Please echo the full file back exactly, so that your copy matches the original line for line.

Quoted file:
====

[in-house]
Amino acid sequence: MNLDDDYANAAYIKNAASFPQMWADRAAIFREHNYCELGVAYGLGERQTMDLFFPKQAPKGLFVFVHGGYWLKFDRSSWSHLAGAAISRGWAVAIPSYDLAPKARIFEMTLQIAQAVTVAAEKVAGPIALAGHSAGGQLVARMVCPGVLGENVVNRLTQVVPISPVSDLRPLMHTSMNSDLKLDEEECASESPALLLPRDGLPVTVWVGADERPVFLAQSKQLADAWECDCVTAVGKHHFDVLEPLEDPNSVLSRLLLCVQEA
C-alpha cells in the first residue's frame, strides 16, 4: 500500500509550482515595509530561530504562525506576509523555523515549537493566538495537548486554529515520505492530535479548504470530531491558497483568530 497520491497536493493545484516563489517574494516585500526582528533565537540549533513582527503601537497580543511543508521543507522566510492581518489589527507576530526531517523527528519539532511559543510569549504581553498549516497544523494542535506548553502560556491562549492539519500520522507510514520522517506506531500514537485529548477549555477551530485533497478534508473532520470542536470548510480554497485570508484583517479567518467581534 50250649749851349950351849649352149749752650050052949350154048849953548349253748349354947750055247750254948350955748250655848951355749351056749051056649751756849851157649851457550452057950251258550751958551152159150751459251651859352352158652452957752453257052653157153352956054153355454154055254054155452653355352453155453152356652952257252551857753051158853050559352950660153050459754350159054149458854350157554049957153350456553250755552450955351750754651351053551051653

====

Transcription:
[in-house]
Amino acid sequence: MNLDDDYANAAYIKNAASFPQMWADRAAIFREHNYCELGVAYGLGERQTMDLFFPKQAPKGLFVFVHGGYWLKFDRSSWSHLAGAAISRGWAVAIPSYDLAPKARIFEMTLQIAQAVTVAAEKVAGPIALAGHSAGGQLVARMVCPGVLGENVVNRLTQVVPISPVSDLRPLMHTSMNSDLKLDEEECASESPALLLPRDGLPVTVWVGADERPVFLAQSKQLADAWECDCVTAVGKHHFDVLEPLEDPNSVLSRLLLCVQEA
C-alpha cells in the first residue's frame, strides 16, 4: 500500500509550482515595509530561530504562525506576509523555523515549537493566538495537548486554529515520505492530535479548504470530531491558497483568530 497520491497536493493545484516563489517574494516585500526582528533565537540549533513582527503601537497580543511543508521543507522566510492581518489589527507576530526531517523527528519539532511559543510569549504581553498549516497544523494542535506548553502560556491562549492539519500520522507510514520522517506506531500514537485529548477549555477551530485533497478534508473532520470542536470548510480554497485570508484583517479567518467581534 50250649749851349950351849649352149749752650050052949350154048849953548349253748349354947750055247750254948350955748250655848951355749351056749051056649751756849851157649851457550452057950251258550751958551152159150751459251651859352352158652452957752453257052653157153352956054153355454154055254054155452653355352453155453152356652952257252551857753051158853050559352950660153050459754350159054149458854350157554049957153350456553250755552450955351750754651351053551051653